Who Shot the Serif? by Jessa Archer (Hand Lettering Mystery Book 1)
English | 2019 | Mystery/Thriller | ePUB | 454 Kb
Who Shot the Serif? : When Jamie Lang finds one of her hand lettered quotes on the window of her shop, Flourish, with a hole shot through a serif, she knows someone’s trying to drive her business into red ink. Jamie confronts Earleen Culp, the ruthless owner of the local stationery shop, in front of the most popular breakfast spot in the small town of Cedar Valley. Of course, Earleen professes shock and innocence, so when she’s found dead in front of Jamie’s home the next morning, Jamie becomes the prime suspect.
Jamie’s one cross-stroke short of acquittal, and even her best friend has her doubts. But Jamie’s not the only one in town with a motive for wanting Earleen silenced for good. To clear her name, Jamie’s going to need every last drop of ink in her quill.
With the hot police chief Ridge, and her makeup artist friend Nora on her side, she’s prepared to go out with a flourish if that’s what it takes to catch the real murderer. She’s desperate to save her hand lettering business, but will her quest lead her right into a killer’s snare?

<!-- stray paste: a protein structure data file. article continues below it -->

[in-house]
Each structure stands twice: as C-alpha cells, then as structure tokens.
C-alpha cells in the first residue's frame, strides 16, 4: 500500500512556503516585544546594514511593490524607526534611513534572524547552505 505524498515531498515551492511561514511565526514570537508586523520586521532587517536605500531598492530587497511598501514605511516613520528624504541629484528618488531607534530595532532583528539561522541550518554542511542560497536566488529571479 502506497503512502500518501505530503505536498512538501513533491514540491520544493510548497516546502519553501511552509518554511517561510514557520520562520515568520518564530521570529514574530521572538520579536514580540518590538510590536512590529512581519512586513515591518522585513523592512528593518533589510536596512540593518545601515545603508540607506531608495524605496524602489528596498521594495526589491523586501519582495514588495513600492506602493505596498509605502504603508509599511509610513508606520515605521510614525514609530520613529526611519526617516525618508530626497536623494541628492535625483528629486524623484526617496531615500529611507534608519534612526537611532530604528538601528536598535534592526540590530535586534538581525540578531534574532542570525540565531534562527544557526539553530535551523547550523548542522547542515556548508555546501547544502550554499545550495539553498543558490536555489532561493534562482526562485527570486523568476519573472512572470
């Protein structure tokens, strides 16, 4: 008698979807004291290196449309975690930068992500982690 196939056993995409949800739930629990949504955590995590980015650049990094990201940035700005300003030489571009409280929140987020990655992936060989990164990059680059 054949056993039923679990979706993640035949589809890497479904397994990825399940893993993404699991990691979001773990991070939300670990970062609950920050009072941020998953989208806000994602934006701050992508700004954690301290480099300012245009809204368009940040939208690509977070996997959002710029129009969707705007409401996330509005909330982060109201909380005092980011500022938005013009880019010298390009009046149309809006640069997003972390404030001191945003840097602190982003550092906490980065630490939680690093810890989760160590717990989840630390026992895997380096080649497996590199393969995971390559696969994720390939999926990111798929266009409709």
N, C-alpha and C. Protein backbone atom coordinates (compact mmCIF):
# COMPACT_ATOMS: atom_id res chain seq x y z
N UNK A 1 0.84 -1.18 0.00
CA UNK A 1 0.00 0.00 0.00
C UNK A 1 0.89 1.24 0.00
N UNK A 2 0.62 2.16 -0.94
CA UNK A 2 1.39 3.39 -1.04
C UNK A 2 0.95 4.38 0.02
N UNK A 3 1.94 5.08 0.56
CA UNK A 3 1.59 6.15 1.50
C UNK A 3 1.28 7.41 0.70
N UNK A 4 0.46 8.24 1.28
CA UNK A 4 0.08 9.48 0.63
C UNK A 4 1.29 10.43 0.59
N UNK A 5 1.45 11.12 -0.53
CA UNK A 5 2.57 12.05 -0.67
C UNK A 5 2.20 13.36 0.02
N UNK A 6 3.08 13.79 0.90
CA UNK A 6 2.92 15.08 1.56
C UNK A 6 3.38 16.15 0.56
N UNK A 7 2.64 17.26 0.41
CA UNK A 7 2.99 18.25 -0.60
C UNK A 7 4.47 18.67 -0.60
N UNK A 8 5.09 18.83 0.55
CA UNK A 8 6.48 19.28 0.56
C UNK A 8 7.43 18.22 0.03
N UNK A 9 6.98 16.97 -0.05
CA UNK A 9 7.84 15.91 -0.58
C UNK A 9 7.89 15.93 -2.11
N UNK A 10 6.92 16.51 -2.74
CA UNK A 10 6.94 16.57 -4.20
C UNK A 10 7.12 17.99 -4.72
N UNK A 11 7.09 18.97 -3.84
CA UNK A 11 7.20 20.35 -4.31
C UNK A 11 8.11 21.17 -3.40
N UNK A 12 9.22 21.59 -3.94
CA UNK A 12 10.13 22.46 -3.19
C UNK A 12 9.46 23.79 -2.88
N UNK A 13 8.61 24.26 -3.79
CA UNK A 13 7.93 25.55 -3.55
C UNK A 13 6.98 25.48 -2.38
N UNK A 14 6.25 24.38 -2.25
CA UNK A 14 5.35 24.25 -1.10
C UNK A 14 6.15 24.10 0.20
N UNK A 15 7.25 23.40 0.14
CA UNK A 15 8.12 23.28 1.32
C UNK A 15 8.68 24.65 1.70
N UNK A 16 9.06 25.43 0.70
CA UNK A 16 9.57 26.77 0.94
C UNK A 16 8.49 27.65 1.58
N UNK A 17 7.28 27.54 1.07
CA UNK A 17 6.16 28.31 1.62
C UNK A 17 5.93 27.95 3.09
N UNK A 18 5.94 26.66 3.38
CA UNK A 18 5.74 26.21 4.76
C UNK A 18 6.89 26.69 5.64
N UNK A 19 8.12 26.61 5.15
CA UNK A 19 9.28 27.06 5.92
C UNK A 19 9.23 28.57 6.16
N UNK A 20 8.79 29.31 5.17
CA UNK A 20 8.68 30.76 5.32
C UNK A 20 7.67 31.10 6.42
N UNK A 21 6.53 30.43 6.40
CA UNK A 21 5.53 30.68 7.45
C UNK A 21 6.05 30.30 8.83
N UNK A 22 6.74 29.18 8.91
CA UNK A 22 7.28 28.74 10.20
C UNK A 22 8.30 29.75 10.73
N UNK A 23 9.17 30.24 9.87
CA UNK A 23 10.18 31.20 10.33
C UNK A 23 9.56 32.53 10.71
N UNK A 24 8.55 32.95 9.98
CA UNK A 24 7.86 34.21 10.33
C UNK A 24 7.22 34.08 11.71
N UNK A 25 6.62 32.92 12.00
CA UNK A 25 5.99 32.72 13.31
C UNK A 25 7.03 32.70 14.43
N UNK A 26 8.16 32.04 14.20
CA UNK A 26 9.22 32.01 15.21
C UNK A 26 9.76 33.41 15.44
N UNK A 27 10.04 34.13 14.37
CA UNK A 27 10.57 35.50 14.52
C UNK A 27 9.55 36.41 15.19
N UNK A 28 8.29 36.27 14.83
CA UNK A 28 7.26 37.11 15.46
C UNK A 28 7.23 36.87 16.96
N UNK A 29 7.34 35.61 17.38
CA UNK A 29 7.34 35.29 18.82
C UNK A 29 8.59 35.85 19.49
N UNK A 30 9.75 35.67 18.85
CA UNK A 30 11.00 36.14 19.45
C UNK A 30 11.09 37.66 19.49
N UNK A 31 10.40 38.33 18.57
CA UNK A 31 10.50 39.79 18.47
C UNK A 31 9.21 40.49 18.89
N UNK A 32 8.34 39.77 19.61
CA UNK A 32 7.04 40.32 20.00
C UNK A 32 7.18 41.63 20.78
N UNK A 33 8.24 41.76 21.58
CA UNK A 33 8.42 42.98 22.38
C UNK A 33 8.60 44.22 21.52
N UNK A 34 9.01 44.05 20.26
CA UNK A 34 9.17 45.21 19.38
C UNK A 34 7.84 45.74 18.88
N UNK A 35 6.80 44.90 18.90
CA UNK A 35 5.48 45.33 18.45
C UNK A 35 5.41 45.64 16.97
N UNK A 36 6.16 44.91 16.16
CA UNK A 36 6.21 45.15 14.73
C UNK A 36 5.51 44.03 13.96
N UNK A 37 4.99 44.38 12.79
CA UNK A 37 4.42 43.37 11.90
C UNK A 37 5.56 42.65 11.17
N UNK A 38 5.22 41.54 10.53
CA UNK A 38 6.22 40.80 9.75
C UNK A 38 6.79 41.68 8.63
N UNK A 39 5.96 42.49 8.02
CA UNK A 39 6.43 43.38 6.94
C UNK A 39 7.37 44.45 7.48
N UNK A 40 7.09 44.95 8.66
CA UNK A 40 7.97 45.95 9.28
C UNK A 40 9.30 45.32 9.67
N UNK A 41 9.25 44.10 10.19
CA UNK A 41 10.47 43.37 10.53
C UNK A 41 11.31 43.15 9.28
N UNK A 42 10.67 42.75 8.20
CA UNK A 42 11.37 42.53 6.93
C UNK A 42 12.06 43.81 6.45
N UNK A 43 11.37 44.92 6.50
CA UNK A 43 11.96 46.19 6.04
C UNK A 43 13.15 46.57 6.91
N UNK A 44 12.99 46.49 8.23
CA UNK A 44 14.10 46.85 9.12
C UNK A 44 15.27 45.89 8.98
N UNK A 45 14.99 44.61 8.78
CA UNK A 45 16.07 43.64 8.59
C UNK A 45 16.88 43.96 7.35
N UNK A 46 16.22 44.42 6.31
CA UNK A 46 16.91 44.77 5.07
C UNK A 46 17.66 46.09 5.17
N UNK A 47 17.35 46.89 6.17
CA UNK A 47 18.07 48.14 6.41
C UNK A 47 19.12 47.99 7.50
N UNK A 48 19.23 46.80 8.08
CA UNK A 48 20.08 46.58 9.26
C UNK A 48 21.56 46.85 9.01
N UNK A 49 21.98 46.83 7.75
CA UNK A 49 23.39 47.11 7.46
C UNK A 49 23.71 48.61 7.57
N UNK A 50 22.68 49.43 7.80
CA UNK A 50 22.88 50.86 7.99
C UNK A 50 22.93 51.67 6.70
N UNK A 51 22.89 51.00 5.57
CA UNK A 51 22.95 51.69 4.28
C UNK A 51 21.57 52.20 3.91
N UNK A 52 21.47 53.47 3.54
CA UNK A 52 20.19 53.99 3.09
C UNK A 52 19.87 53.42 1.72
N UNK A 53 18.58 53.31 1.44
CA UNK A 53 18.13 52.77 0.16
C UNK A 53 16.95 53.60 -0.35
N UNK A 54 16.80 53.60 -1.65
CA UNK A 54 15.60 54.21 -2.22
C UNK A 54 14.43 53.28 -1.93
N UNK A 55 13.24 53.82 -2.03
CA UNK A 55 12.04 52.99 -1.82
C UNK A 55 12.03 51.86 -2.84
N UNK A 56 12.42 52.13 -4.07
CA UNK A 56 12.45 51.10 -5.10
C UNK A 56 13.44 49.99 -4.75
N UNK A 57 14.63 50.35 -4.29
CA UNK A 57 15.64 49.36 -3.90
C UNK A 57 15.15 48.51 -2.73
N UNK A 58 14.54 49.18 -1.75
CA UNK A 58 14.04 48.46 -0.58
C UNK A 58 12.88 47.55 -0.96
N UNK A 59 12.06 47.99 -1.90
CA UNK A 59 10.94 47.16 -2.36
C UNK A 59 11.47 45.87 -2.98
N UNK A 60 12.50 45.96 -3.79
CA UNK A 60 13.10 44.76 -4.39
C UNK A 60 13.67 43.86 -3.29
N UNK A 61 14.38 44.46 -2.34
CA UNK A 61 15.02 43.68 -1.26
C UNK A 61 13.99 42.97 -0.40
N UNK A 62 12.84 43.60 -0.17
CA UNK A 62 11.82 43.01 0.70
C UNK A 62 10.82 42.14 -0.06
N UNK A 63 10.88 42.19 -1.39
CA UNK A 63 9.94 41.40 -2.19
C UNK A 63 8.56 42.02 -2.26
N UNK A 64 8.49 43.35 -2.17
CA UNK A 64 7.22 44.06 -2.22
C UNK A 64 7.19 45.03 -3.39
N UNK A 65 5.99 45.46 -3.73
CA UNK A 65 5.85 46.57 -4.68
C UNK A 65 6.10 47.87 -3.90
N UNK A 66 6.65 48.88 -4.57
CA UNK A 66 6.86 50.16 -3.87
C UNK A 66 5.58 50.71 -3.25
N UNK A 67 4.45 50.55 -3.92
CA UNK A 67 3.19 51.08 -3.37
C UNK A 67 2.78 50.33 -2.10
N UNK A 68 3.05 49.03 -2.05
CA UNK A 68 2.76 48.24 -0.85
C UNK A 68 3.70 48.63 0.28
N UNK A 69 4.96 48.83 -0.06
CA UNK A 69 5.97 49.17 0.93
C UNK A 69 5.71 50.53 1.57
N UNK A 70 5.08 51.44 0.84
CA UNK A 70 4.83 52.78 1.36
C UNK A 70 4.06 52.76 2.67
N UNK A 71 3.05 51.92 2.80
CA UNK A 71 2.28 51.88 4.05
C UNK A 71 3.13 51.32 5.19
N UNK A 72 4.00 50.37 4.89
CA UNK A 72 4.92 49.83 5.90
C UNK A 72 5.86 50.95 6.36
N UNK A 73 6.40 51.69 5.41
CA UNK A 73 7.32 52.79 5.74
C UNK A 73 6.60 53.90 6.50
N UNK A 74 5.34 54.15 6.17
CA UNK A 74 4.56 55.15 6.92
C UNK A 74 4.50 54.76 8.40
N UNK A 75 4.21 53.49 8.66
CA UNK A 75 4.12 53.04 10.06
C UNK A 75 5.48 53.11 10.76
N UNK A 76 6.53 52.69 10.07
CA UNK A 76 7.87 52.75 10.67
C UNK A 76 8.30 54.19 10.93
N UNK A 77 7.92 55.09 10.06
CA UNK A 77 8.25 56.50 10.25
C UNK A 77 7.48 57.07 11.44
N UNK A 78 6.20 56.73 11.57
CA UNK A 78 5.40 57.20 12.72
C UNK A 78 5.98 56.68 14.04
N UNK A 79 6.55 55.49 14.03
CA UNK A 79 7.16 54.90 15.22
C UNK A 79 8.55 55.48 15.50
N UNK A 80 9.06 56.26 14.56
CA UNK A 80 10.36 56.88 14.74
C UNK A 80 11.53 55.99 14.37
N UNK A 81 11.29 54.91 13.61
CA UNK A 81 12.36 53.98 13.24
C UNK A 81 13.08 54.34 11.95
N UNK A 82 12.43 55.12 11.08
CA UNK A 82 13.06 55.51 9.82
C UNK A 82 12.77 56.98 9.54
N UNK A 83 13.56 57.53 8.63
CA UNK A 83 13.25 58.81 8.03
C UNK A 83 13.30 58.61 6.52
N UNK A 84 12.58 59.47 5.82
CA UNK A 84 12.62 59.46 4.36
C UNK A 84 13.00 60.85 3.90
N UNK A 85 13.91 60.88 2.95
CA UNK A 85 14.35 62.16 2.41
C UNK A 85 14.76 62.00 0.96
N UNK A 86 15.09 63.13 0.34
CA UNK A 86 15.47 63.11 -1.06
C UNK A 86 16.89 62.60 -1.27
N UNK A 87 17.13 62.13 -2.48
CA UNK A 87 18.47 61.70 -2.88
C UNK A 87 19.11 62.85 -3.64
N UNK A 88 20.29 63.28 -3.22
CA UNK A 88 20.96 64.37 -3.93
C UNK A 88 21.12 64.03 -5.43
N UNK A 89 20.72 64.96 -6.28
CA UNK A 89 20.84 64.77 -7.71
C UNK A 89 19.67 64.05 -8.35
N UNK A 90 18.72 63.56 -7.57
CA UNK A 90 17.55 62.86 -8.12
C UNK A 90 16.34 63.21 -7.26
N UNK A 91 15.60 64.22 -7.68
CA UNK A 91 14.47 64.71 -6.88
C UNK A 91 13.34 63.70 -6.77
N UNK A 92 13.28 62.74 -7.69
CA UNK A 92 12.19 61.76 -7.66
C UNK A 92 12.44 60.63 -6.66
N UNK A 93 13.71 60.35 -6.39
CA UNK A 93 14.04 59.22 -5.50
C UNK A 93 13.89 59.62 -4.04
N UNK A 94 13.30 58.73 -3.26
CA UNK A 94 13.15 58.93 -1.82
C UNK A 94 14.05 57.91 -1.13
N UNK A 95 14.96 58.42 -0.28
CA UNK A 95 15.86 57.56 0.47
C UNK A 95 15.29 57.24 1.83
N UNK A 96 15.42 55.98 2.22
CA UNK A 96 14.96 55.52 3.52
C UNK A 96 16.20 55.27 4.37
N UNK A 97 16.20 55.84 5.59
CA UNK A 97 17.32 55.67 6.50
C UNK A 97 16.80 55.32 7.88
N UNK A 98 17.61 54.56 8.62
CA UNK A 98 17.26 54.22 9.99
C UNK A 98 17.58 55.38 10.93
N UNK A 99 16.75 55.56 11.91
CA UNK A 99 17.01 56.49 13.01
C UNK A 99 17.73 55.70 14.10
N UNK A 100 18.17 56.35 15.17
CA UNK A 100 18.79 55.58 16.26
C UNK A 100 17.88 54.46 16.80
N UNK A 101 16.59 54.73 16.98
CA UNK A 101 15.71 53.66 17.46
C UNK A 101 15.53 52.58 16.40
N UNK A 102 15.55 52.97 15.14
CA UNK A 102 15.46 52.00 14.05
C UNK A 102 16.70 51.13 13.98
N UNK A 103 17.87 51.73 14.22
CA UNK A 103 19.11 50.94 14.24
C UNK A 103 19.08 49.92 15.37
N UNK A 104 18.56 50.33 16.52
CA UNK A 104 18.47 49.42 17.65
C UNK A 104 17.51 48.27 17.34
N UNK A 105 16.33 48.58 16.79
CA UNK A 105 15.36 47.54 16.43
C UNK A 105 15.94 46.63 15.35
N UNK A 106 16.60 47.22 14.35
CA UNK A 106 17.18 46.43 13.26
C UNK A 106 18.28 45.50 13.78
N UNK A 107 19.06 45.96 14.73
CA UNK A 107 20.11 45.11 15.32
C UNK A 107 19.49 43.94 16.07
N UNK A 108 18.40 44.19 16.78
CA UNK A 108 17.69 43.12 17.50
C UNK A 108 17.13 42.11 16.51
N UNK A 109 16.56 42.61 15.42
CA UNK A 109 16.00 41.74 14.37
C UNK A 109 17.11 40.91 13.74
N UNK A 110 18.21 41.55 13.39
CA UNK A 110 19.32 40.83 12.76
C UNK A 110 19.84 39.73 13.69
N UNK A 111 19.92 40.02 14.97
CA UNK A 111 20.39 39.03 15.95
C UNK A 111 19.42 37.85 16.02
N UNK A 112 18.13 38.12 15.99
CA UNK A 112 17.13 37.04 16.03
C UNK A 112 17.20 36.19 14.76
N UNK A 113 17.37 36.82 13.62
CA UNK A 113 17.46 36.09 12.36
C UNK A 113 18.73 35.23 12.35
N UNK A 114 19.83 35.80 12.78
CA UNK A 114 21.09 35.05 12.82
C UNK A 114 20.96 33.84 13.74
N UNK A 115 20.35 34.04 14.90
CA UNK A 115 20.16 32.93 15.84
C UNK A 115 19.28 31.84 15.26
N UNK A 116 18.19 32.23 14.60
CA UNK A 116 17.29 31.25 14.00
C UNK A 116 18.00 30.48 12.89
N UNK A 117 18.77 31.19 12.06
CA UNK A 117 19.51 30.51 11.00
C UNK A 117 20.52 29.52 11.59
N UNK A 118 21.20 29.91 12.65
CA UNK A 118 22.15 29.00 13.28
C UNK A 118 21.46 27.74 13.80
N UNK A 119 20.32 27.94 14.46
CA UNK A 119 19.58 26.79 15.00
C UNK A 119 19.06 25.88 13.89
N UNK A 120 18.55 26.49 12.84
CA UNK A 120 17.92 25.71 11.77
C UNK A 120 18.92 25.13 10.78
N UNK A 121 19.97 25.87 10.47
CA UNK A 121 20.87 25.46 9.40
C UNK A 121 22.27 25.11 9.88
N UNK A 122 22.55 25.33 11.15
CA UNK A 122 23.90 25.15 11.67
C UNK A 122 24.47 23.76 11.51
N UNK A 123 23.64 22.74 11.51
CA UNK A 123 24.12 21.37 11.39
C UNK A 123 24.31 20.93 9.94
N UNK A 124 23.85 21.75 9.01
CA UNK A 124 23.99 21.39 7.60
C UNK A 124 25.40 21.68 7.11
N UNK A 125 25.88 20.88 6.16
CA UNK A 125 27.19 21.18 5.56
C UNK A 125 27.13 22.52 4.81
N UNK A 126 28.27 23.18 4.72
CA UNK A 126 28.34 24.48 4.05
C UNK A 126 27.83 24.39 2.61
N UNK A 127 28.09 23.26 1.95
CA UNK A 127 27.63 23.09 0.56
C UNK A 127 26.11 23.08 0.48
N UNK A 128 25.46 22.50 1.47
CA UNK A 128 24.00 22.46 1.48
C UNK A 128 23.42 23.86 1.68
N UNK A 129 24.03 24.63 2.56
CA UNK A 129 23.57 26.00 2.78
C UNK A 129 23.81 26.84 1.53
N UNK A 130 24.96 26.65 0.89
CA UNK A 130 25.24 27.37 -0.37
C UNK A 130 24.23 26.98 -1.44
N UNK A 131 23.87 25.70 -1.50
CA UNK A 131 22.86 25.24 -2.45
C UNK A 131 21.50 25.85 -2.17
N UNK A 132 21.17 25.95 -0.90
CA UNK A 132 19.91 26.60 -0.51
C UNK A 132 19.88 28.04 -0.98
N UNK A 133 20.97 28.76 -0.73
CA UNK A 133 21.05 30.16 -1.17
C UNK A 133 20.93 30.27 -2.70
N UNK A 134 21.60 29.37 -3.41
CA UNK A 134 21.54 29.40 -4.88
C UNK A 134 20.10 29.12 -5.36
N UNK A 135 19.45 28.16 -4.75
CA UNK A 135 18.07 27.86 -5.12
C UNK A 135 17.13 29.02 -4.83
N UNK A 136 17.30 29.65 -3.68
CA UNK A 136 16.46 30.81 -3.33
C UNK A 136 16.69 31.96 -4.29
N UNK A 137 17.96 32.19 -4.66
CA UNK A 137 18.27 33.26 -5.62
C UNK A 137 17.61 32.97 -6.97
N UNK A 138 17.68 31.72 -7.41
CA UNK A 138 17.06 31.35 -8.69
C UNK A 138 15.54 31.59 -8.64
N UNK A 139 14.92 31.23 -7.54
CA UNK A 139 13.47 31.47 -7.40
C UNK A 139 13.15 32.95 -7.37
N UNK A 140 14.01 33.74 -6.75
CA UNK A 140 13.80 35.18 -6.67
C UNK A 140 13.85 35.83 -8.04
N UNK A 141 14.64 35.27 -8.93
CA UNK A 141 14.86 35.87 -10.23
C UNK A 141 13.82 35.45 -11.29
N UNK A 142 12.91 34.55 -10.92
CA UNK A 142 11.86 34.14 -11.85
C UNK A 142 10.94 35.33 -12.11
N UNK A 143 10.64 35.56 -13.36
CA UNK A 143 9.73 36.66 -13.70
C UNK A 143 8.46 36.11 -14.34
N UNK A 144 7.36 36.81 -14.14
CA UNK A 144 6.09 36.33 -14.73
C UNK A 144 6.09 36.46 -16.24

“In a pleasant mood, as always, first thing in the morning,” he joked, and made a point of taking a sip of his coffee. “Some things never change. I can count on you like the tides.”
“Angel’s closed,” I muttered, which was obvious. Or Ridge wouldn’t have been here. He was as much a coffee snob as I was. But by necessity, he stomached bad brew with better grace.
Linda Lewis was working behind the counter. She took one look at me and winced. “Oh, no. Angel’s out again?” She looked panicky. “What is it this time? Another family funeral in the city? I swear, she has so many old relatives.”
“Fewer every day,” I said. “It’s only a matter of time before they’re all gone. It has to be.” I was selfishly optimistic. I really hated it when Perk Me Up was closed.
Ridge’s grin deepened.
“They’re dying off like flies,” Linda said. “I can never keep track of her huge family.”
“No one can,” I said.
“You want coffee, obviously.” Linda glanced at the pot sitting on a burner. “To go?” Did she sound hopeful?
I nodded. “Biggest cup you’ve got.” There was no point asking for a grande or a venti. Here coffee only came in small, medium, and as large as you can make it.
“Hang tight.” As Linda turned to pour me a cup, Earleen walked into the bakery.”